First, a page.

She said she would help
          I explained why I was there
          I asked who could help

  3. Being verbs
    1. Existential processes refer to something presence or absence, for example:
          There's a shop on the corner
          It's a pity she is late
          There appears no answer to the problem
    2. Relational processes refer to the connections between things and people, for example:
          My office lies on the third floor
          It smells like nail varnish
          They are made of copper
          I was at home
? To make sure you have this clear before we go on, try a short matching test.



There are some obvious classroom implications of which the first is probably the most important.

  1. Languages work very differently:
    1. what is a transitive verb in English may not be in other languages and vice versa
    2. most languages only have one way of catenating verbs
    3. some languages may have a different verb form altogether for transitive and intransitive meanings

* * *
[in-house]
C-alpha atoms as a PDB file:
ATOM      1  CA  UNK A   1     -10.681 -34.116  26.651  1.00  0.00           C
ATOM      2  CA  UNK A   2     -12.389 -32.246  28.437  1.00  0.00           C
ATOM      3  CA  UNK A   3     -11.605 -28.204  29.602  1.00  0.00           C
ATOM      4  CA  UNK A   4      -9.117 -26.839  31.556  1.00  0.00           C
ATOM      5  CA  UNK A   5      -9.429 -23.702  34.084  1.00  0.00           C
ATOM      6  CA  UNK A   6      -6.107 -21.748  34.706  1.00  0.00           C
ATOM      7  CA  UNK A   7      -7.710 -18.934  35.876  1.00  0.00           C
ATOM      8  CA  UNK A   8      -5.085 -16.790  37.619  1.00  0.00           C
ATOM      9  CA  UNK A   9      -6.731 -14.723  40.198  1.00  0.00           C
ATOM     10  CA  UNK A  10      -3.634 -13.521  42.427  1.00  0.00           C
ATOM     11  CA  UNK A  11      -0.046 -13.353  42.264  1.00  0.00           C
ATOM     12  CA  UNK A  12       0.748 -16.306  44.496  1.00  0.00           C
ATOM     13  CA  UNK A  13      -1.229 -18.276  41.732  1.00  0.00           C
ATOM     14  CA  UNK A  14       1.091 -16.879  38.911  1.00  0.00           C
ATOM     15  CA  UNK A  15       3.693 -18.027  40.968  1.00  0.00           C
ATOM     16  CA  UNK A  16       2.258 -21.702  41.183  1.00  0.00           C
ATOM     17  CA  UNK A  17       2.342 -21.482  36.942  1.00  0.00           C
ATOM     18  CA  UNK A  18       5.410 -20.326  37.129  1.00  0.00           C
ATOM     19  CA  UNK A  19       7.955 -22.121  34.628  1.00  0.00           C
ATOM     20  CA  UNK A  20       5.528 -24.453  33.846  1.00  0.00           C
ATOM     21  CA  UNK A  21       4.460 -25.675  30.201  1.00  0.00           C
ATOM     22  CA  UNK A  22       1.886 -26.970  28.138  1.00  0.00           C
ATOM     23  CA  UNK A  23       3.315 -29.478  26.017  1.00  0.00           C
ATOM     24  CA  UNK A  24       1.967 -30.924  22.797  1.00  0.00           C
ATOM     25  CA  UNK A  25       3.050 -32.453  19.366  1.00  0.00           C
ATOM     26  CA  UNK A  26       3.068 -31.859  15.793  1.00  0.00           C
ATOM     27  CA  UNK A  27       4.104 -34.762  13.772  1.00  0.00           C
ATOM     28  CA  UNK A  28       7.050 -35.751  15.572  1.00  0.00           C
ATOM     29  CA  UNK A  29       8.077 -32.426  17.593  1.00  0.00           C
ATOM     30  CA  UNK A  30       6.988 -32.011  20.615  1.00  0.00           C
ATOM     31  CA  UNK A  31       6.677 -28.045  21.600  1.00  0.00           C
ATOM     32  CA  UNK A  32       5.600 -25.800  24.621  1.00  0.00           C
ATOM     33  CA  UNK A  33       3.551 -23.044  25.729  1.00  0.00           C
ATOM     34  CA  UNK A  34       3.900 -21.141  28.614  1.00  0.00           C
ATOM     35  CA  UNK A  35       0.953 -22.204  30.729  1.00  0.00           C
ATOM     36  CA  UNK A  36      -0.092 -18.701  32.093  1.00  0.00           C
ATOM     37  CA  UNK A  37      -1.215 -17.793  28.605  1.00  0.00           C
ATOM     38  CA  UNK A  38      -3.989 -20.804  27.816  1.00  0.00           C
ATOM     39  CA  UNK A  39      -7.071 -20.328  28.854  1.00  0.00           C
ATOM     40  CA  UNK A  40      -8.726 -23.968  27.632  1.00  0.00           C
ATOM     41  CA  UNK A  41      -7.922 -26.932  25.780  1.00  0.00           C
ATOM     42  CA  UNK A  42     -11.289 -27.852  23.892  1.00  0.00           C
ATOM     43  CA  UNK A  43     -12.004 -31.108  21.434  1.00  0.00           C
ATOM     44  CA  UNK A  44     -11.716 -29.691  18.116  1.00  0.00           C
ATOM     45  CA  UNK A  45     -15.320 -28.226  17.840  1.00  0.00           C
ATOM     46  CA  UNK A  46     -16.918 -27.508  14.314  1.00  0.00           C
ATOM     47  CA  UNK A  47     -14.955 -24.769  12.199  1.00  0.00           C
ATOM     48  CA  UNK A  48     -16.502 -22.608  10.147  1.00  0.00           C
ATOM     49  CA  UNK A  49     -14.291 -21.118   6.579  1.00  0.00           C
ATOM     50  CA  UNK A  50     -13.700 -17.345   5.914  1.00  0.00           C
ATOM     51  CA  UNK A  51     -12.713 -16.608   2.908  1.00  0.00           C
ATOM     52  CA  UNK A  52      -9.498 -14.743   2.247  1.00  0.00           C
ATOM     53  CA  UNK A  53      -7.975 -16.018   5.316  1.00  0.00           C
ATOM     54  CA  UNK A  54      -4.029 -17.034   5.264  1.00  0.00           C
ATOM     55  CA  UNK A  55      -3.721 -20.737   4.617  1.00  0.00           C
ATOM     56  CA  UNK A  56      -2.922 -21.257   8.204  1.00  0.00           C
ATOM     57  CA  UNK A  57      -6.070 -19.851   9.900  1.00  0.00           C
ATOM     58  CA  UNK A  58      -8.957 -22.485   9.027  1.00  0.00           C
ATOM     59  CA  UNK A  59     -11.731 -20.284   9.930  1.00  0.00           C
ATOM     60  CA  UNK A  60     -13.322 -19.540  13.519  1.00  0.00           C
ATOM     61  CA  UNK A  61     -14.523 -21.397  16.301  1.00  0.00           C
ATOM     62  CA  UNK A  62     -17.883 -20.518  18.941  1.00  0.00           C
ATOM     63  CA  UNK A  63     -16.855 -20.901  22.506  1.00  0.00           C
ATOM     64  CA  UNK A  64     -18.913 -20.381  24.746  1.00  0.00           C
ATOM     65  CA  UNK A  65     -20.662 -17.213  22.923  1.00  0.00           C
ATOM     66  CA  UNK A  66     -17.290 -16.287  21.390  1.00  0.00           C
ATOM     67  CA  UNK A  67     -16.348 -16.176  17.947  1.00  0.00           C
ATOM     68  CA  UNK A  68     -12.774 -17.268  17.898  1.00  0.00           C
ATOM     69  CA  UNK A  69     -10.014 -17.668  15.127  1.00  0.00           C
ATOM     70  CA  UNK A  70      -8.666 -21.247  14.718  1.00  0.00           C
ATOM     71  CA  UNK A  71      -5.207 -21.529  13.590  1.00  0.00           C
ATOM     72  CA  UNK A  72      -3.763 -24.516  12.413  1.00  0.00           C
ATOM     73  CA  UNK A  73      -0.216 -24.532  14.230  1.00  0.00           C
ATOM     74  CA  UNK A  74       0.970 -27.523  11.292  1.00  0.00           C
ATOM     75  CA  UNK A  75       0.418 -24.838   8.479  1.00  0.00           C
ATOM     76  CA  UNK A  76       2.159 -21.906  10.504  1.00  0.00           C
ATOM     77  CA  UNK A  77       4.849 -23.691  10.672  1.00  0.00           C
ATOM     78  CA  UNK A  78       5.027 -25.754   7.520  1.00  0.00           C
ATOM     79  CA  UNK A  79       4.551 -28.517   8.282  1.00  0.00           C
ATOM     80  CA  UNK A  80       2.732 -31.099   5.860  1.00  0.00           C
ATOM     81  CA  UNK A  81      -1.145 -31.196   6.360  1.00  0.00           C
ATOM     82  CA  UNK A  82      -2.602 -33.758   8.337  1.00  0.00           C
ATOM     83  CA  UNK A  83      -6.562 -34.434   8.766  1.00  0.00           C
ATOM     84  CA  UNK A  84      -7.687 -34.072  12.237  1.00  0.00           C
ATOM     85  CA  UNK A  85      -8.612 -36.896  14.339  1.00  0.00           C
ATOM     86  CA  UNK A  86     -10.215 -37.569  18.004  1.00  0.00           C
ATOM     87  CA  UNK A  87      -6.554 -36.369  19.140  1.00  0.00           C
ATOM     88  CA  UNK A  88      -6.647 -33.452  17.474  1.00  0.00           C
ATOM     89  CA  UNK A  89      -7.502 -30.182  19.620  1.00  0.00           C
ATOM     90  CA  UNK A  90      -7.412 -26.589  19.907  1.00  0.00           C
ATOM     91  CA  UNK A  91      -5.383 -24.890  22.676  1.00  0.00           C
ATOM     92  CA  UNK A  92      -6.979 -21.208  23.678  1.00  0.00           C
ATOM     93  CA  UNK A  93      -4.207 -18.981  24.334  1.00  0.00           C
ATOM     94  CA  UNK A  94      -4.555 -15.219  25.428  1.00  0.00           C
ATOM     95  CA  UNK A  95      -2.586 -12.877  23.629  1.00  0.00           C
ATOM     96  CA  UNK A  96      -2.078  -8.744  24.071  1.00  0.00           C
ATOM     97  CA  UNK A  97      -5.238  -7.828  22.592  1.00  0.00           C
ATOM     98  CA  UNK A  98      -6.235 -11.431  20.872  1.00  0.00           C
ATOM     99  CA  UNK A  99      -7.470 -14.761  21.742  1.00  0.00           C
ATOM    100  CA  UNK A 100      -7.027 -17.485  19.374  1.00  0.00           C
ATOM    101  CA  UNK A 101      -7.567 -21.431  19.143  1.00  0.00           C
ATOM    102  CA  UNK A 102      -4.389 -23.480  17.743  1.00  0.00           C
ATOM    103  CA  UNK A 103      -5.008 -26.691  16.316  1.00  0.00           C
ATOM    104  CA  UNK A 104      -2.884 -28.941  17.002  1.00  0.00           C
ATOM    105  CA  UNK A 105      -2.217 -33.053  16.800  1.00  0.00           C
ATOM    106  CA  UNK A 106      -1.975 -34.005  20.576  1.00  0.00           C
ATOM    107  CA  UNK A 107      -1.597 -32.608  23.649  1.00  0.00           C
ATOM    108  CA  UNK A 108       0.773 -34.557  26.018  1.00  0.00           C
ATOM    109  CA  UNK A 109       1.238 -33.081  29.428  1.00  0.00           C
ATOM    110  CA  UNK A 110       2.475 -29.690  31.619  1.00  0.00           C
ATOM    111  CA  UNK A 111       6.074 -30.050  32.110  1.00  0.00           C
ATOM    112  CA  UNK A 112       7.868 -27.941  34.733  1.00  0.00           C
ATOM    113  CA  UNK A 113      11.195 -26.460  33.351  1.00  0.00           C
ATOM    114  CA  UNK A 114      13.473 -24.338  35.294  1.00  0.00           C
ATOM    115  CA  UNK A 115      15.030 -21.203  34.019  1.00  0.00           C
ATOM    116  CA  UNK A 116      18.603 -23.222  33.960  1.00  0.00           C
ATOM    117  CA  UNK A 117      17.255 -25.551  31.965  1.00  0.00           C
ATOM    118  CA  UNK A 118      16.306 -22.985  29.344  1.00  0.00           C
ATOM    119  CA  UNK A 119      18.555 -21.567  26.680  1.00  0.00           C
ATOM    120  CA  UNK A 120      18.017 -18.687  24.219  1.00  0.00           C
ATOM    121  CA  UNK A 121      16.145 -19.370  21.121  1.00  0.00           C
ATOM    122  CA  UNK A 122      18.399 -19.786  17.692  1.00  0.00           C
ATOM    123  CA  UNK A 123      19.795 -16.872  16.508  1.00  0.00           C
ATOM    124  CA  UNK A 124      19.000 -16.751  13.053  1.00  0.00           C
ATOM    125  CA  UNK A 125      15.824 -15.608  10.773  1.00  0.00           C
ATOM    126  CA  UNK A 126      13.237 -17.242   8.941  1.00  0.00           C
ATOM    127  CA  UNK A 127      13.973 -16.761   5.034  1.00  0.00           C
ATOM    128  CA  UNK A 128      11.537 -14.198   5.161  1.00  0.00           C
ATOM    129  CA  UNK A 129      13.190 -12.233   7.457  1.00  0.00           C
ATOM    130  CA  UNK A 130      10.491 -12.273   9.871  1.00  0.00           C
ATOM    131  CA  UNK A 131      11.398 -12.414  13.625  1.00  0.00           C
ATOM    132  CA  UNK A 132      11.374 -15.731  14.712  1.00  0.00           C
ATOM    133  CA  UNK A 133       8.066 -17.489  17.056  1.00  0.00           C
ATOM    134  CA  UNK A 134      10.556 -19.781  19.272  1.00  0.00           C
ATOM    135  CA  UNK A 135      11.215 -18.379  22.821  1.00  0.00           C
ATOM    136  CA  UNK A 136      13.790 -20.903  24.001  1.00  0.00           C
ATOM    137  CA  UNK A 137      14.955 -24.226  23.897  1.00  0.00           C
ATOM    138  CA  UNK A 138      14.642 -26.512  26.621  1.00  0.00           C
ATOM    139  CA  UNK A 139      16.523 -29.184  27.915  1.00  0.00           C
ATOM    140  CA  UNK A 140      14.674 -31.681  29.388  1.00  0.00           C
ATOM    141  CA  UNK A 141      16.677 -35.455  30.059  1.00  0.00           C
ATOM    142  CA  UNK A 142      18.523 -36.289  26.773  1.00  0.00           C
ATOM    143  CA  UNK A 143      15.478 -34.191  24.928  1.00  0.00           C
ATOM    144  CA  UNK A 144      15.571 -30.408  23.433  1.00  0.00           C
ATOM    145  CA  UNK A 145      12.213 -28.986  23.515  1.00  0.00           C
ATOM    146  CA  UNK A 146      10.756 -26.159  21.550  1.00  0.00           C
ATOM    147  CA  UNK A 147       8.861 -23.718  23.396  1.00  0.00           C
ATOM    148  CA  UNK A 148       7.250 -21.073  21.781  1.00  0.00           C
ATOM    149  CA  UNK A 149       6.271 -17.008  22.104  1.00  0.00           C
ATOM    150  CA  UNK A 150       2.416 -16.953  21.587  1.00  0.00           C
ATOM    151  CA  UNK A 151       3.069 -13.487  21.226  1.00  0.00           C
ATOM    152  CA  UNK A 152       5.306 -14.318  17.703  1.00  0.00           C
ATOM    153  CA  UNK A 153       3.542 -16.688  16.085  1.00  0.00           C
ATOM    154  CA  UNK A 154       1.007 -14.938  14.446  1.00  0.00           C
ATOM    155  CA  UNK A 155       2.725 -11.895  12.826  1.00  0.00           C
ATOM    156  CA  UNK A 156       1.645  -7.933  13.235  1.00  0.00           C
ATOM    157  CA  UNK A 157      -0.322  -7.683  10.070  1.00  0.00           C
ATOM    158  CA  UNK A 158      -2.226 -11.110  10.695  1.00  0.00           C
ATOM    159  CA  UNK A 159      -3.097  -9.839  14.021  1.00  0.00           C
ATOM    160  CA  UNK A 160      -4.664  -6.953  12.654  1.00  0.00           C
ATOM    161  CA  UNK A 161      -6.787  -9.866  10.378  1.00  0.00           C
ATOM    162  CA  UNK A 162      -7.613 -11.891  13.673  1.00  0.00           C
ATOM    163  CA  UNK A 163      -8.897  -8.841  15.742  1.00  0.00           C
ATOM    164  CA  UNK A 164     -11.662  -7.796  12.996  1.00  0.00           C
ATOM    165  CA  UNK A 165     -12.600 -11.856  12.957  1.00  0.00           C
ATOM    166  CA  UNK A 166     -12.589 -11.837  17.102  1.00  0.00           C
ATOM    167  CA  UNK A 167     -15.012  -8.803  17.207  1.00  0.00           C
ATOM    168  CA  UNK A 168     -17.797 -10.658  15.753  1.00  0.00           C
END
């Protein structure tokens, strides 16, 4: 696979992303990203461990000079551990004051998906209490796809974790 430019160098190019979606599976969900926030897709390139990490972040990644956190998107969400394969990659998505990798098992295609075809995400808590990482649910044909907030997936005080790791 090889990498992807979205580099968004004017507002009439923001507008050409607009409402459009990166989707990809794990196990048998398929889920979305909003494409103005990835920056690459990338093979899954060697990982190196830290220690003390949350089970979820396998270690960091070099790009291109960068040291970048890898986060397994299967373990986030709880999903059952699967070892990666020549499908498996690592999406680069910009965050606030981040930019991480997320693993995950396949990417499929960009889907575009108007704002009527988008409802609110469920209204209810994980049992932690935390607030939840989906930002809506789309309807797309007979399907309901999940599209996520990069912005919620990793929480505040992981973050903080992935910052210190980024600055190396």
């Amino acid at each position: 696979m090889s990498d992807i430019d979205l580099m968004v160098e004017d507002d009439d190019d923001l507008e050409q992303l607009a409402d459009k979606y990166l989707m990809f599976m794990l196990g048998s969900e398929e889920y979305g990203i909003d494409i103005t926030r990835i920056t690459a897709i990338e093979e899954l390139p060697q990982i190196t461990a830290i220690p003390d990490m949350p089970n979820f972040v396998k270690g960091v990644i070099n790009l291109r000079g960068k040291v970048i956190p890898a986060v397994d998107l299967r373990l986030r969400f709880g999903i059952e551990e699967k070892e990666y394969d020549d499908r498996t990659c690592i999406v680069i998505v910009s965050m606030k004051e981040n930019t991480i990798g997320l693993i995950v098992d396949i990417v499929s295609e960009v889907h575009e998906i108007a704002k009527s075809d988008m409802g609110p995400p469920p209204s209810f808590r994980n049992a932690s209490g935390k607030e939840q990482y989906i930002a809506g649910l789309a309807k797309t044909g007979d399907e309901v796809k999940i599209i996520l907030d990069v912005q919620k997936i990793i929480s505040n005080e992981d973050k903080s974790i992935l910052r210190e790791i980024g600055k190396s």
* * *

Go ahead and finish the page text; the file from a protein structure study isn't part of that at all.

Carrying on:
4. some languages will use affixes to show transitivity
    5. some languages will reserve a different form of the verb be for permanent and temporary states (for both or either relational processes or copular uses)
  2. It is not enough to explain or lead learners to the meaning of a verb because
    1. some are meaningless without co-text or context
    2. some fall into more than one category with different meanings
    3. the grammar differs between verbs, even those that are close synonyms (compare, for example, hide and conceal)
  3. To understand how verbs work, learners need to focus or be focused on: